The story will be well known to you. It is Passover in Jerusalem, and Jesus is at the Temple. His enemies seek to entrap him with an unanswerable riddle: "Is it lawful to pay taxes to Caesar, or not?" They know (as does Jesus) that either a "yes" or a "no" will be fatal, guaranteeing to alienate, on the one hand, the oppressed Jews, on the other, the Roman oppressors. But Jesus takes a third path.
"Bring me a coin and let me look at it", says He. And then: "Whose likeness and inscription is this?"
It is almost certain that the coin He held in his hand was a denarius of the emperor Tiberius (r. AD 14-37), the standard silver coin of the Roman empire (pictured above). The coin legend reads TI CAESAR DIVI AVG F AVGVSTVS, "Tiberius Caesar, son of the deified Augustus, emperor".
Of course, as with many parables and tales, we cannot be sure what precise point Jesus was making. Is Jesus simply separating the emperor's sphere of authority from God's? But remember: the Jews abhorred imperial imagery, so there may have been an implied exhortation to reject the coin with its idolatrous message. Blasphemous, too, with its claim of divinity for the first Roman emperor (Augustus) and, by extension, for his kin (Tiberius). The coin was a reminder of the imperial cult, which conflicted with the precepts of both Judaism and Christianity.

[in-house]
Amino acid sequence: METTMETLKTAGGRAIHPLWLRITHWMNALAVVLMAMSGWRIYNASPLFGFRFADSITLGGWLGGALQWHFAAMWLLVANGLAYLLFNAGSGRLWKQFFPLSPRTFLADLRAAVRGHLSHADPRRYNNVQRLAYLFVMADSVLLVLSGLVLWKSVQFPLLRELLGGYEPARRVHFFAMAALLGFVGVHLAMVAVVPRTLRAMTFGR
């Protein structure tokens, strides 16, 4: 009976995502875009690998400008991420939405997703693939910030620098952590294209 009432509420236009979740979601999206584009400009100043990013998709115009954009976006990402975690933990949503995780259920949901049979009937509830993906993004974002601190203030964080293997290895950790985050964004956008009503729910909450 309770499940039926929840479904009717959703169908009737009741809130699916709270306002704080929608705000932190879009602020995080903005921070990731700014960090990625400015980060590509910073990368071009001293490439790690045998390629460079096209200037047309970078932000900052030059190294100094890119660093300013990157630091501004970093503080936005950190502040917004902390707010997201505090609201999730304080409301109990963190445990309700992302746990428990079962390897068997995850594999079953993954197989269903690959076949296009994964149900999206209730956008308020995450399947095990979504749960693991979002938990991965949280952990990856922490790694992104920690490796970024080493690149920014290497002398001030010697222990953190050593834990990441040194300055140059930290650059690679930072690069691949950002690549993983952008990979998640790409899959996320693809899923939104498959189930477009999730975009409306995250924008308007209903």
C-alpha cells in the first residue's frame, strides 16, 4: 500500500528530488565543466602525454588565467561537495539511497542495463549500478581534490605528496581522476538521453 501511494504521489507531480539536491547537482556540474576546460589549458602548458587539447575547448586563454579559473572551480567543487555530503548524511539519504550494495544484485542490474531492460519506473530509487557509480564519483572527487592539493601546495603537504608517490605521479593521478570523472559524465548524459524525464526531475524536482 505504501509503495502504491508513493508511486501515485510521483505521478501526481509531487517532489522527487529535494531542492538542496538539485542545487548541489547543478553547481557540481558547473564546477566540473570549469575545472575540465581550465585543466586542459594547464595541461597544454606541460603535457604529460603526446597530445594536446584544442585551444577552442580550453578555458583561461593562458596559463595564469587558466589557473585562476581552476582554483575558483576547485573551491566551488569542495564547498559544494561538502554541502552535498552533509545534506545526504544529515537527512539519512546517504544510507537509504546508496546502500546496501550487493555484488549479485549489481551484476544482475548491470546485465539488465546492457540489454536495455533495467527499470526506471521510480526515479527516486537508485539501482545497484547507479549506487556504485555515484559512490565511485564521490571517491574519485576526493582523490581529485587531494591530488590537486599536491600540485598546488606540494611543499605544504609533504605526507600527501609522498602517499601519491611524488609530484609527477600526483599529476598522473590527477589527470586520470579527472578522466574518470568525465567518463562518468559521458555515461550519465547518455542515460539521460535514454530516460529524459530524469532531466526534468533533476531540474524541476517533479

Most simply, Jesus reminds his listeners that the coin should be returned to the man whose face it bears. (And likewise, humans, made in the likeness of God, should be reserved for Him? For, as Tertullian says, what will be God's, if all things are Caesar's?)